Menu design is a delicate art form. Like a soufflé, it’s easy to get wrong, and like all cooking, it requires the balance of perfect seasoning—in this case a careful combination of typography, size, and material. As many cuisines are associated with a particular visual language, it’s difficult to be both innovative and evocative when it comes to designing a menu. Here to make sense of it all and to share the best of what’s tucked away in hostess stands, is the Art of the Menu blog, an all-you-can-eat buffet of menu design

The email inbox of Under Consideration’s Armin Vit is inundated daily with menus for restaurants, noodle bars, diners, brasseries, breweries, cafés, and canteens from around the world. For Vit, there are three primary elements that he looks for when deciding what to put up on the blog:

  1. A menu must be easy to digest. “At the very minimum, a menu has to be easy to read and understand. As you look at it, can you quickly grasp the options, the order, the prices? The menu can be designed beautifully, but if you can’t figure it out, then it doesn’t matter.”
  1. It has to taste right. “The branding aspect is vital. A successful menu must act as segue in establishing a mood from the moment you enter a restaurant to when you order your food. So it has to establish a sensibility for how the rest of your meal is going to be. This is as much the responsibility of the design and typography as it is of the materials and physical presence.”
  1. Like the kitchen, a menu’s got to have frequent line checks. “Lastly, there is the usability aspect of a menu in the restaurant. Can it be easily updated as the menu changes? Can it be reprinted if it stains? Can it survive multiple uses?”

Vit sites a brewery menu designed by Gamut studio as a particularly successful example. The layout is simple: a grid with information about the available beers. While this is nothing out of the ordinary, the design playfully invites guests to taste and explore the variety of brews on offer. “When you order a flight, your beers are placed on the grid they belong in so you know exactly what you’re drinking,” Vit explains. Each sheet is disposable, printed on cheap paper, and placed on replaceable (and wipeable) clipboards.

Another menu Vit loves comes from a small restaurant in Madrid. For it, creative studio Le Apéritif took old albums and replaced the record sleeves with a menu “case.” The unexpected and unique result only works because the restaurant is small and independent; for a place with 100+ seats the concept would be too expensive and time consuming to go through with. “It’s successful in a very different way, and it points to the opportunity to create really cool menus that only have a small production run,” says Vit.

For bigger restaurants, the single, large-sheet format printed in one color reigns supreme, and because it’s so standard, “the only way to pull it off is with perfect layouts and excellent typography.” Vit points out a particular example from an American restaurant in Chicago by Dan Blackman that gets it just right. “I see a lot like this one. The oversized, thick paper feels rich but comes without a huge price tag. It gets the job done.”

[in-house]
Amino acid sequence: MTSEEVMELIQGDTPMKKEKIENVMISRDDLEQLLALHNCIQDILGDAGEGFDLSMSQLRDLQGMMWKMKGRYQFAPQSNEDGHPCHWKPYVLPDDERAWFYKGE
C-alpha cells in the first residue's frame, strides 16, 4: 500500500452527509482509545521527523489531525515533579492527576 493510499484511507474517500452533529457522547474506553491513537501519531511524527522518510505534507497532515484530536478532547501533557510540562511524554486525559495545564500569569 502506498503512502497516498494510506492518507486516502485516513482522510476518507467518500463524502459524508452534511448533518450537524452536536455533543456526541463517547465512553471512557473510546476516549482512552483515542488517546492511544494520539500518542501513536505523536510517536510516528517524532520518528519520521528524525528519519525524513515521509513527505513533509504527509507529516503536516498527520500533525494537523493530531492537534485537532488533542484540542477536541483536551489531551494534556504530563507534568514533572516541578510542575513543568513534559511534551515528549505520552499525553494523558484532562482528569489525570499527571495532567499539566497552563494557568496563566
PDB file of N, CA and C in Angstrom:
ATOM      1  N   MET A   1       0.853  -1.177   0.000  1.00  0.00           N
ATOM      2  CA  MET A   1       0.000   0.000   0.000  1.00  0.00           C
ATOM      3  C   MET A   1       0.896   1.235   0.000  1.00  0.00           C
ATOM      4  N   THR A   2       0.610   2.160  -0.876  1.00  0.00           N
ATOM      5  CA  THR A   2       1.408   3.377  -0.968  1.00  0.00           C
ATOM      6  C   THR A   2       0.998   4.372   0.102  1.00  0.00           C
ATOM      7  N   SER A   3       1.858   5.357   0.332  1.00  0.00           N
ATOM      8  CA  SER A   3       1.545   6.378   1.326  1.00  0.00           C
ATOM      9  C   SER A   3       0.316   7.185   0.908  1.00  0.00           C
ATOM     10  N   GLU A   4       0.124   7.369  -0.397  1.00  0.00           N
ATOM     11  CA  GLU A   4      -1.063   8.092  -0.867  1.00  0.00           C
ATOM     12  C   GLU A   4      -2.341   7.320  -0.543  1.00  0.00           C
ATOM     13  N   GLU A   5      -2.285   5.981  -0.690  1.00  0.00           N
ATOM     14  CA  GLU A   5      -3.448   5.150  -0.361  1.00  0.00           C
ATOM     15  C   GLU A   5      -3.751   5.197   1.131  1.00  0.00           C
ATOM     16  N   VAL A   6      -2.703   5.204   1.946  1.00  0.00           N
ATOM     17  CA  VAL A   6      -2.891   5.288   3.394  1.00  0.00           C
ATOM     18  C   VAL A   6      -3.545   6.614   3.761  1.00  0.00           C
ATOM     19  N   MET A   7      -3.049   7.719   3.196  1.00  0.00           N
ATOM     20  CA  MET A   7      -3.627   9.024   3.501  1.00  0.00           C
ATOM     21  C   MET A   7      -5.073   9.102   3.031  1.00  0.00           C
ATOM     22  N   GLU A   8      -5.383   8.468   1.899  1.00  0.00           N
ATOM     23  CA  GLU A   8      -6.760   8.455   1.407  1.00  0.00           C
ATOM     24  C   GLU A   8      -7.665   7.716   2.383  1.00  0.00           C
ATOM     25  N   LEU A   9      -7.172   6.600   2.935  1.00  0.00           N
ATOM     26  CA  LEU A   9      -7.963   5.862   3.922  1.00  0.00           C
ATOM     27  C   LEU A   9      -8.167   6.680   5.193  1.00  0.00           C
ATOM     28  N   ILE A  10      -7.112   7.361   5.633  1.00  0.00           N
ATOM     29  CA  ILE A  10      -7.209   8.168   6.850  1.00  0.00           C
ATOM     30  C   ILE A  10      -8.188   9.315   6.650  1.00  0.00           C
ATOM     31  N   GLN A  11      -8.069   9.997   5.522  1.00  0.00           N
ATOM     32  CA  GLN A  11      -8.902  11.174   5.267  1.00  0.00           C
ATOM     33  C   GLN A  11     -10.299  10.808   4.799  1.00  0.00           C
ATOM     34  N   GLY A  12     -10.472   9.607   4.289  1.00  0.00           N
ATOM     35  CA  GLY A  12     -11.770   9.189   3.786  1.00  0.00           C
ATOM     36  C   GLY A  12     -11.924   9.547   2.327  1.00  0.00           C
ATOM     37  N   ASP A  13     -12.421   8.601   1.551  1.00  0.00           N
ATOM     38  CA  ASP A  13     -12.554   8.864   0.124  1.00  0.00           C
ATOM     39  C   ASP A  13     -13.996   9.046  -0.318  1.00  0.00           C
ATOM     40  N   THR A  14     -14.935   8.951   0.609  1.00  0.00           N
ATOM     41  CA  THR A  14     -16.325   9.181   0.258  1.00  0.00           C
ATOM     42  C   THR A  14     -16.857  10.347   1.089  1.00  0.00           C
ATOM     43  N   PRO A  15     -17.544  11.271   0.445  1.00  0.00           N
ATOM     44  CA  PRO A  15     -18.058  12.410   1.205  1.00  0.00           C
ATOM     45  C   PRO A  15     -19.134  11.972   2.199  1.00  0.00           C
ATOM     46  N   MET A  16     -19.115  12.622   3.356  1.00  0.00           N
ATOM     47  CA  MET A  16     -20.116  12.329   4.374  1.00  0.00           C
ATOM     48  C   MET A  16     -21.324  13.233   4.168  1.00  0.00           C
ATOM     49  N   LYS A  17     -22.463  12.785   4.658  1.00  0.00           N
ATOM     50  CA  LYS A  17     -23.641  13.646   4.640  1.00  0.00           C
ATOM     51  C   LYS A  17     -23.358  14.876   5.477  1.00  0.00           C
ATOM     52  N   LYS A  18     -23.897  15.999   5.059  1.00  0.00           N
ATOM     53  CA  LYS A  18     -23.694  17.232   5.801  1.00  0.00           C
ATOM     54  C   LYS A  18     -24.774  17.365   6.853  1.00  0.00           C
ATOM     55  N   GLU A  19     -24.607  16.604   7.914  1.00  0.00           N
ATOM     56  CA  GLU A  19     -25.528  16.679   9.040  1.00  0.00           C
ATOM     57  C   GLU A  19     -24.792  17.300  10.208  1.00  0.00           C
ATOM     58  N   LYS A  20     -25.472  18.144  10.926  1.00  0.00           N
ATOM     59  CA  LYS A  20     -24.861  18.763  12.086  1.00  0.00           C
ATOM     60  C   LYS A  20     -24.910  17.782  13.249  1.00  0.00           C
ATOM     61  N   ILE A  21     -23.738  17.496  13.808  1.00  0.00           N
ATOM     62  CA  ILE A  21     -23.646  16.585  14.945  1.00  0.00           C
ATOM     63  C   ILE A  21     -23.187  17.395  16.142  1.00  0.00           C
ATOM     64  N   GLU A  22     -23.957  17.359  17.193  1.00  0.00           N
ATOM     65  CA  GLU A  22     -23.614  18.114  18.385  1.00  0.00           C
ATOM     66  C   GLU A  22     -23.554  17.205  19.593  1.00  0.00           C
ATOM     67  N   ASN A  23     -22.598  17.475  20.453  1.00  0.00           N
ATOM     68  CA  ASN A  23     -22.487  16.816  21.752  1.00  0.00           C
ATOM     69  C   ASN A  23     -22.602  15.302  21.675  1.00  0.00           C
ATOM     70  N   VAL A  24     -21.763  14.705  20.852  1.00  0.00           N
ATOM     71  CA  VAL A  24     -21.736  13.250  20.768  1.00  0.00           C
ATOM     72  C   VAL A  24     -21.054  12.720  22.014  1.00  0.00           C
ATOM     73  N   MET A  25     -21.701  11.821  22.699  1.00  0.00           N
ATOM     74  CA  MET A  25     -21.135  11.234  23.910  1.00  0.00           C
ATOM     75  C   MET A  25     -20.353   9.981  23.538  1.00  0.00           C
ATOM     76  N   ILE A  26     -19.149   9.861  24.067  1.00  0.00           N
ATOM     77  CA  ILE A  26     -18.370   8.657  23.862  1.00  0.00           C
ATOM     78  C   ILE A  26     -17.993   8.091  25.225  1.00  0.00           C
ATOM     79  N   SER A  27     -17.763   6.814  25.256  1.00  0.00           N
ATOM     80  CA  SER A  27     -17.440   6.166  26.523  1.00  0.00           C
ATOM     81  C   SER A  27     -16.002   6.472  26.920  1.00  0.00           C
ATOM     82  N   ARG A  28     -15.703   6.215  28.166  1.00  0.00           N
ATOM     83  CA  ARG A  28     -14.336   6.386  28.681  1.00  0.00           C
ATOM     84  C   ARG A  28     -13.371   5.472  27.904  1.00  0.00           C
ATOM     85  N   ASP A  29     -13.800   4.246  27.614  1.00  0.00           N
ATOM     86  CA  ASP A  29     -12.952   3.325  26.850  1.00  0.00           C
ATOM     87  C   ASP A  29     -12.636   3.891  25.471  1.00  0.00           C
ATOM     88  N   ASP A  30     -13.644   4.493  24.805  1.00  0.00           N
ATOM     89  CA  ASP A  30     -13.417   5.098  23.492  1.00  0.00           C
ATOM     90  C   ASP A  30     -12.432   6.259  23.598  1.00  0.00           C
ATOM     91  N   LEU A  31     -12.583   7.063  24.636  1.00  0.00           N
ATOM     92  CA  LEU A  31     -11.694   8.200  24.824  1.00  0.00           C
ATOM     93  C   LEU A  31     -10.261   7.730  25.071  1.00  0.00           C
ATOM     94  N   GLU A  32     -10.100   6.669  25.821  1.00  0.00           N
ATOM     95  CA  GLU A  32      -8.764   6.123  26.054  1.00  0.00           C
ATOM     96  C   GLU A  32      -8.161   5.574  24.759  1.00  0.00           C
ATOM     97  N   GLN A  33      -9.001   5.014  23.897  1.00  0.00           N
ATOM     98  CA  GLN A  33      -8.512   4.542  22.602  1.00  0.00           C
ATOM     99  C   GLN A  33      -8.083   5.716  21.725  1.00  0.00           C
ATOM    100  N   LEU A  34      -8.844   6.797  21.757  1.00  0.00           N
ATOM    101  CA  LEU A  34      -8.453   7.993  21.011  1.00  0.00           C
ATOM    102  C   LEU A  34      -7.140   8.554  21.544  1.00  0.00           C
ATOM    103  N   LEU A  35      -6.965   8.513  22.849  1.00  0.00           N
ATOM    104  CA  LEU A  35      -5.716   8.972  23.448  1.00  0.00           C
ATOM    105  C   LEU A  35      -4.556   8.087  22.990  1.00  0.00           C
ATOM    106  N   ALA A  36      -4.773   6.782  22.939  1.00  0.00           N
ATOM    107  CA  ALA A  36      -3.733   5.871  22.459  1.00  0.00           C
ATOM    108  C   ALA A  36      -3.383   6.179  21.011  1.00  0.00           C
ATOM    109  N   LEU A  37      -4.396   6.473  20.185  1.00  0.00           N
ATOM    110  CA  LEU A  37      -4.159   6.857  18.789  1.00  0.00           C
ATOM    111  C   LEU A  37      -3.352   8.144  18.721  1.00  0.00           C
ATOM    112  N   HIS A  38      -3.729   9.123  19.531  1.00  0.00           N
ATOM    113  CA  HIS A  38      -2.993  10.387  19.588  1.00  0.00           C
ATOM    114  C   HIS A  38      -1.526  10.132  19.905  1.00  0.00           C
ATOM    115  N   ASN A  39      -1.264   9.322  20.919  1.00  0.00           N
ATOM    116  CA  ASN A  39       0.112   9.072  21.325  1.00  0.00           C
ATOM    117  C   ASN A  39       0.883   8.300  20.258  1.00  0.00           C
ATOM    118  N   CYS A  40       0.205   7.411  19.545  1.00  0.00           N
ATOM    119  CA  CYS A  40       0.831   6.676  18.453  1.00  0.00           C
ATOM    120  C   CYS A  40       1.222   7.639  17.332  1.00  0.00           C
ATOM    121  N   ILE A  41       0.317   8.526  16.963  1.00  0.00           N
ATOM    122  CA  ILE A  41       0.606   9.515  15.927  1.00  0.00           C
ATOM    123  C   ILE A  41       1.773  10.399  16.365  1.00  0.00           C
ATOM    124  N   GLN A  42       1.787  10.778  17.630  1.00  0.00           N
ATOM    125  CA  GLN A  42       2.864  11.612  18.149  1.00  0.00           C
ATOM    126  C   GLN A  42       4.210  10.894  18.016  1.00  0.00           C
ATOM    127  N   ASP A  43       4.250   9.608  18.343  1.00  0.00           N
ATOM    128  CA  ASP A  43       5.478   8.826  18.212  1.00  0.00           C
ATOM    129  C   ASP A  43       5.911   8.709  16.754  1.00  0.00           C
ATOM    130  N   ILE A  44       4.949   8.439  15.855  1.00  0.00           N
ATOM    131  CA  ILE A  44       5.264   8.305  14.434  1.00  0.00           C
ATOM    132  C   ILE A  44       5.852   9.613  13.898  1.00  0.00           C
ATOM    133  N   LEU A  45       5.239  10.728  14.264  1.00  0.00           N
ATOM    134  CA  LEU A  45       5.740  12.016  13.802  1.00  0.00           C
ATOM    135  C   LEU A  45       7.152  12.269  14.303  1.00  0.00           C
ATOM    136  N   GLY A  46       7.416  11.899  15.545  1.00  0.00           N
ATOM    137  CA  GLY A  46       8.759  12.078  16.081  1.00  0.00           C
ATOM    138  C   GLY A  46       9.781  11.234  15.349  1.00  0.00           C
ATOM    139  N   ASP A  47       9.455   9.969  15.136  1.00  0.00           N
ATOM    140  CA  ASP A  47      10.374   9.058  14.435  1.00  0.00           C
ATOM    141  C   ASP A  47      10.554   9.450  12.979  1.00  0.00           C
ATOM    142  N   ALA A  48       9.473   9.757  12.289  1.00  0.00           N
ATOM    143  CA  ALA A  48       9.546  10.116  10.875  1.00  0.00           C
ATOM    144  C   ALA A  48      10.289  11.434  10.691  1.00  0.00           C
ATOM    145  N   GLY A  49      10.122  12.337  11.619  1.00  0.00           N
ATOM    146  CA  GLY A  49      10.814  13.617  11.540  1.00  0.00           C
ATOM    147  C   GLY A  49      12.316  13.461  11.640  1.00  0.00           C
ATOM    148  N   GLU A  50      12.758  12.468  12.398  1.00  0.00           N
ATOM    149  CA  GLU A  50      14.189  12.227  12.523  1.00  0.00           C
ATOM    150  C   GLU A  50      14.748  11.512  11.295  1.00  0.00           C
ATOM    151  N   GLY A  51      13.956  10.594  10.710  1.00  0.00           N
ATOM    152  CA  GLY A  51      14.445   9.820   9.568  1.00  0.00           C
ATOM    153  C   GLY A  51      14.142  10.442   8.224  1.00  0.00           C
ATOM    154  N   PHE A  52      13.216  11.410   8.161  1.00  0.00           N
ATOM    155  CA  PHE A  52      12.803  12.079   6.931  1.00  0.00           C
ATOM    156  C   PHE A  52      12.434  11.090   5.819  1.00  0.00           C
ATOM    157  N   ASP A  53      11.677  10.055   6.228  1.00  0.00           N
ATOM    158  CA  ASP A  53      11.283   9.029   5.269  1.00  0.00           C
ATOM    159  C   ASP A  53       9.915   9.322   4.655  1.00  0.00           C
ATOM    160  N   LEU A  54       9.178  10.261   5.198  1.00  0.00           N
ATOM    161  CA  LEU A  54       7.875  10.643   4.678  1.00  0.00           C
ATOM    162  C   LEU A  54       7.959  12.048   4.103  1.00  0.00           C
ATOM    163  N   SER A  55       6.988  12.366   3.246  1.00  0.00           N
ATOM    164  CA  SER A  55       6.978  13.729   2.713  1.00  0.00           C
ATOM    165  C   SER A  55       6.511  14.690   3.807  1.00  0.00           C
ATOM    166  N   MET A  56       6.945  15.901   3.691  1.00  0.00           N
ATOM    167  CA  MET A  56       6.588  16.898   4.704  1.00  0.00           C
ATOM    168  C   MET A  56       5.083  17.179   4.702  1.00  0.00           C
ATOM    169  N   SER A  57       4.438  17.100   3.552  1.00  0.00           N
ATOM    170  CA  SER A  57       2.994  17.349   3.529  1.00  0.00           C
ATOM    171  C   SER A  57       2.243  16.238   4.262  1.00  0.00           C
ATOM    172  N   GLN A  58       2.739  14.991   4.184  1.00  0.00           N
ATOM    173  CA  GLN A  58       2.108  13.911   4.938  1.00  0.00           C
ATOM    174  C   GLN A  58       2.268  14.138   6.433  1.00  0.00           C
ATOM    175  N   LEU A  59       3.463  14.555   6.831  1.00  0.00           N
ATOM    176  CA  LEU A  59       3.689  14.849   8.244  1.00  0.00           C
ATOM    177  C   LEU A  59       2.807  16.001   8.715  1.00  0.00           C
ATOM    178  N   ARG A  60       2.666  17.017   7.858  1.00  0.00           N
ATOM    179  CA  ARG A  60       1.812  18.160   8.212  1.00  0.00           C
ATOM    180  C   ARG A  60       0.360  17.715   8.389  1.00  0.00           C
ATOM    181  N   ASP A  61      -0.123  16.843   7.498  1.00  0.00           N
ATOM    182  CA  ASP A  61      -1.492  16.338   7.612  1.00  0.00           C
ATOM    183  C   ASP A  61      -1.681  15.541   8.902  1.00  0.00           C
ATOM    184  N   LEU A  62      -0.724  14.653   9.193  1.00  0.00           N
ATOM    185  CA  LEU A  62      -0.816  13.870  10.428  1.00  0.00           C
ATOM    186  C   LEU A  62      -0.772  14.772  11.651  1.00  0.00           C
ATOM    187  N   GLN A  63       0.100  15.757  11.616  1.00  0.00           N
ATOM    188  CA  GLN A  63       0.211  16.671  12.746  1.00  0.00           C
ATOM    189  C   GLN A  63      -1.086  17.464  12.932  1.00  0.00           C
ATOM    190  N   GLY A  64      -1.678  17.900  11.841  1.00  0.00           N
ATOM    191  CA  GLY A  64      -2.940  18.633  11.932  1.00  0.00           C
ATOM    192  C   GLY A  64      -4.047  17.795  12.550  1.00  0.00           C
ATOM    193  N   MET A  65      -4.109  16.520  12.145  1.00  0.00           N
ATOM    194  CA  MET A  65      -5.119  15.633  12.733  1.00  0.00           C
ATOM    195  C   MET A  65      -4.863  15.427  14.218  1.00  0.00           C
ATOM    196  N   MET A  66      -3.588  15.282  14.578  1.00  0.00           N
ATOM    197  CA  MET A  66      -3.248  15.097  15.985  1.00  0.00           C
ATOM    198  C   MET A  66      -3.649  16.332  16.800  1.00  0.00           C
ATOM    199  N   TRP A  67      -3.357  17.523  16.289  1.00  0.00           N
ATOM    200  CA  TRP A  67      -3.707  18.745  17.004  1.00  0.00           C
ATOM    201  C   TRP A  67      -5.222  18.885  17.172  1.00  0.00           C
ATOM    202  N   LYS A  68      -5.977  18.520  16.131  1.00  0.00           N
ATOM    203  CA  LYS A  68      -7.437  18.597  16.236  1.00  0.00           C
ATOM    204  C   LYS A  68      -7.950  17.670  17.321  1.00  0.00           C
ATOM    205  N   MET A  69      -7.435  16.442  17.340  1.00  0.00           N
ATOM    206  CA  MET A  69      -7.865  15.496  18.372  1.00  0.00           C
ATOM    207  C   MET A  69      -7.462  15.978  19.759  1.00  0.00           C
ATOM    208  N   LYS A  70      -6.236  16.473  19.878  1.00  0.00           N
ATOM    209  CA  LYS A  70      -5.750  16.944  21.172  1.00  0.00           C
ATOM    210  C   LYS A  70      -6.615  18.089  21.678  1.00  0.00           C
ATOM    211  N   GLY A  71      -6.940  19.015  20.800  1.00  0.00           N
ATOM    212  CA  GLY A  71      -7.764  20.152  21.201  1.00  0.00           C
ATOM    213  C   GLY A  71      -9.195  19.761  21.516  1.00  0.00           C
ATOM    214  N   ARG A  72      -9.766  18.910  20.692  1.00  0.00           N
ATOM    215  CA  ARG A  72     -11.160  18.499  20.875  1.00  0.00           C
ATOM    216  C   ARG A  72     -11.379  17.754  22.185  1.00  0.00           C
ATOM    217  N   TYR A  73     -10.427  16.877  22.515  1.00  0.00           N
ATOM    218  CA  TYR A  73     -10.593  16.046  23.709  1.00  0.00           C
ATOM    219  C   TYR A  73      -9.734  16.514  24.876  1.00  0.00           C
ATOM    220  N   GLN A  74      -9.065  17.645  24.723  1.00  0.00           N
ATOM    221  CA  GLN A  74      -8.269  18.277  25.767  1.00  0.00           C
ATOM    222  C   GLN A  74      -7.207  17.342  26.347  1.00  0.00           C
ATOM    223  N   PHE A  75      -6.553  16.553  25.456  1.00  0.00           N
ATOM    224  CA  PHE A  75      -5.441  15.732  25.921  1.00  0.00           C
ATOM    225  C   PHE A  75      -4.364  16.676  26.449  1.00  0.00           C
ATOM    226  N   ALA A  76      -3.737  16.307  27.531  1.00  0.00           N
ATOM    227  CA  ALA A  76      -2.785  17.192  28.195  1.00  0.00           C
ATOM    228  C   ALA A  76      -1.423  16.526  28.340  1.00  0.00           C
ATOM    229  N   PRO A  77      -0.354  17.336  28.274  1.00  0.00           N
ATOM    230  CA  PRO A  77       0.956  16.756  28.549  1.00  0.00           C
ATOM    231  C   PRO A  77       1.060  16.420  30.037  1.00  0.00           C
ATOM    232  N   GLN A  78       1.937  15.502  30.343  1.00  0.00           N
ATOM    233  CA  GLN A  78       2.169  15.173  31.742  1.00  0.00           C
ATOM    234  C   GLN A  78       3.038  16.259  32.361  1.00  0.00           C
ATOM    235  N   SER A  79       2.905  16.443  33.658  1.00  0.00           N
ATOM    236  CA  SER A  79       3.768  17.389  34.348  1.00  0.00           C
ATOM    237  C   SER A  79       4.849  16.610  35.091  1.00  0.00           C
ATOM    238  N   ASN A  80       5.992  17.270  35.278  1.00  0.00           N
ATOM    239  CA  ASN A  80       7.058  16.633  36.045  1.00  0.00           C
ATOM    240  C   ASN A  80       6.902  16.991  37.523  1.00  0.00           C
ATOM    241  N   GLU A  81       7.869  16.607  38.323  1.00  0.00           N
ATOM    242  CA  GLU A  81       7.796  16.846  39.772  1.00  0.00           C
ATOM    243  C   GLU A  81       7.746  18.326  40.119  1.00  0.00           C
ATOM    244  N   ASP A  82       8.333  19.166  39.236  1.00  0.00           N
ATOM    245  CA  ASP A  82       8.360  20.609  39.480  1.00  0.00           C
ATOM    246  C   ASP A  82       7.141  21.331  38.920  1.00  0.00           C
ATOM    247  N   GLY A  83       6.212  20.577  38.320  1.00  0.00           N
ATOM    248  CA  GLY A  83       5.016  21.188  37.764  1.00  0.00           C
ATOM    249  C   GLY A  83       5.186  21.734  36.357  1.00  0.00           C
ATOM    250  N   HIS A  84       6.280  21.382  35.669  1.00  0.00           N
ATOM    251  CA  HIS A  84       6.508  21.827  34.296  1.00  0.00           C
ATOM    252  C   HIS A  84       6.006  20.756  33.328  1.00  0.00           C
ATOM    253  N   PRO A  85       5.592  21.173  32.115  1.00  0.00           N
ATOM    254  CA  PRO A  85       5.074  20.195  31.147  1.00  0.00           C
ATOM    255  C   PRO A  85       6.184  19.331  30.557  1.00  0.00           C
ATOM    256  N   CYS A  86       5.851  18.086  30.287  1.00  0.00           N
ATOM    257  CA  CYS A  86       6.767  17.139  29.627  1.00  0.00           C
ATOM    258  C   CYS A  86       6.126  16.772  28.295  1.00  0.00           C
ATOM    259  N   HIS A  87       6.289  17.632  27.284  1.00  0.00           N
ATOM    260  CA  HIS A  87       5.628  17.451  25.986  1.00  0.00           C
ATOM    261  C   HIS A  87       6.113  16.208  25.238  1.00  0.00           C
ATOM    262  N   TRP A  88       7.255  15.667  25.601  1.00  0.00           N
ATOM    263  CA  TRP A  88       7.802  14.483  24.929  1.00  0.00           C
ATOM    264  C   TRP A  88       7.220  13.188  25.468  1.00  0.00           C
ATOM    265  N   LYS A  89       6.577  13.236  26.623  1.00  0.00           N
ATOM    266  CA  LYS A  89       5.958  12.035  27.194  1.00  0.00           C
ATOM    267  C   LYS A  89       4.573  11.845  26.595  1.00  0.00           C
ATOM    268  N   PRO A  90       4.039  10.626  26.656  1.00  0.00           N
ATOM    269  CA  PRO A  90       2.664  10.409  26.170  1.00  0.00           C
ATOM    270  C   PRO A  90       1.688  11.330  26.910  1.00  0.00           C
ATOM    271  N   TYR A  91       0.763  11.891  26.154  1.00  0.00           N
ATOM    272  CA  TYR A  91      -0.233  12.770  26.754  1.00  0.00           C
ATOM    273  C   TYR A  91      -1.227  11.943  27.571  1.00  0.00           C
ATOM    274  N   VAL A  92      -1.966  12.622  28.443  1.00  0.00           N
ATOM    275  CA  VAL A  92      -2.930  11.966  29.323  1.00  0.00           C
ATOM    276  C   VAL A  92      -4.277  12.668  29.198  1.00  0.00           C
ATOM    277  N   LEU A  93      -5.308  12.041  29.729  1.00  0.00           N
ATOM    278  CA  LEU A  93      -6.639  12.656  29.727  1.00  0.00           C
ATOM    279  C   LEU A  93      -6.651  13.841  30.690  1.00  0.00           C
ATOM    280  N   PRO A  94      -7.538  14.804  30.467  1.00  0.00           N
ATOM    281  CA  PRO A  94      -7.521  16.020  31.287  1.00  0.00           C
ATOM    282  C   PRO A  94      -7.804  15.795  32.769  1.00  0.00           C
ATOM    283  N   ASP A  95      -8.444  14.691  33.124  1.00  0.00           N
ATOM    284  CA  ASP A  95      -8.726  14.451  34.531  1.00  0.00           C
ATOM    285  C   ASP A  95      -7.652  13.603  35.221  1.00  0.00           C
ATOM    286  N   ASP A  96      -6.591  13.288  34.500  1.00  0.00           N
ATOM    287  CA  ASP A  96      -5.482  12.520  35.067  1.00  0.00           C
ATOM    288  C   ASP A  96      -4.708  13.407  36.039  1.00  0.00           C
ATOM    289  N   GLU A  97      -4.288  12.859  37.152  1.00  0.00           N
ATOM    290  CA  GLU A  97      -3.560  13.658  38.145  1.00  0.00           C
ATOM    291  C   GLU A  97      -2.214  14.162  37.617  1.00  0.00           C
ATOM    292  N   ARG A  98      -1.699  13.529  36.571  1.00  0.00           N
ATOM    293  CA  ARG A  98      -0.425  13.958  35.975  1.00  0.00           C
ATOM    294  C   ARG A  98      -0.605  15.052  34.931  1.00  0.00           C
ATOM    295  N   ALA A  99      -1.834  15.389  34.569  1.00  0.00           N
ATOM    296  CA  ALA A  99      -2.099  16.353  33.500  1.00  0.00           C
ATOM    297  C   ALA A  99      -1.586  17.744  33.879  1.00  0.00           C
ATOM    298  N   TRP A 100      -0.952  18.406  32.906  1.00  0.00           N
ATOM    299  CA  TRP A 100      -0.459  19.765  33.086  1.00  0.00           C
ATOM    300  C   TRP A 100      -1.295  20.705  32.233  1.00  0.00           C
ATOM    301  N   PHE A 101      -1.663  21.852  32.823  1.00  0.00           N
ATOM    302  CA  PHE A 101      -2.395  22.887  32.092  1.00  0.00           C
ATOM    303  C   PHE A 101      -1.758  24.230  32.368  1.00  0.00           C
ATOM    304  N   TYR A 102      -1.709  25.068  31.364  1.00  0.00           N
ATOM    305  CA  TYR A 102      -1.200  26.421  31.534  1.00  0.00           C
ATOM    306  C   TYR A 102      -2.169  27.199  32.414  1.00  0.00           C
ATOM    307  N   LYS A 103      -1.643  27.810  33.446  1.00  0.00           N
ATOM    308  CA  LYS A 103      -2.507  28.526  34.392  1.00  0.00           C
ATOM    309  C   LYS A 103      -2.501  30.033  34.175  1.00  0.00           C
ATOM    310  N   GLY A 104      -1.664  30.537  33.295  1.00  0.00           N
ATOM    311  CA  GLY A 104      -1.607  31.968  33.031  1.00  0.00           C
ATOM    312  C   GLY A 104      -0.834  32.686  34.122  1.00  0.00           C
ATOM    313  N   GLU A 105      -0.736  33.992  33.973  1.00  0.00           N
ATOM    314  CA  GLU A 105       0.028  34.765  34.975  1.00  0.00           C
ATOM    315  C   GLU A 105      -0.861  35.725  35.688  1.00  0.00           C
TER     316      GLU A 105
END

For designers with a tight budget who are looking to impress with size but in an unconventional way, Vit suggests newspaper menus, especially with the existence of platforms like newspaperclub. Although “the size can be overbearing” for his favorite newspaper menu from Toronto (by Tracy Ma), its versatile qualities—the fact it’s both a menu and a French fries wrapper—makes it distinct and appealing.

As for what Vit is sick of seeing, he’s become especially wary of the clipboard. It’s practical, yes, but it’s everywhere. “To take it to the next tier of trend, I see a lot of the industrial-looking clipboard or the distressed clipboard. I understand it though; they provide flexibility and a durable backdrop.” There also seems to be an unwritten rule that brassieres are required to use at least a dozen different fonts, one-color etching, and some type of curve. Vit points a menu by De Vicq as a “lovely example that’s exactly on trend.” Unsurprisingly, Vit finds photo-based menus are the least appealing. “They usually look weird and not very tasty,” he says (although he sites this Vietnamese menu as a very rare exception).

Vit was recently travelling to Oslo, and after 20 hours of travel he was tired and desperately hungry. When he fired up Foursquare to find a place to eat, he immediately saw Illegal Burger and got excited because they’d featured it on Art of the Menu in 2011. “That’s where I had dinner and I made the decision based on design,” says Vit, “The burger was pretty good too.” A menu with good design has as much pull as a good menu for both the discerning designer and the discerning diner. Color, material, and typography have just as much power to seduce you as the smell of freshly baked bread bakery and hot coffee in the early hours of the morning.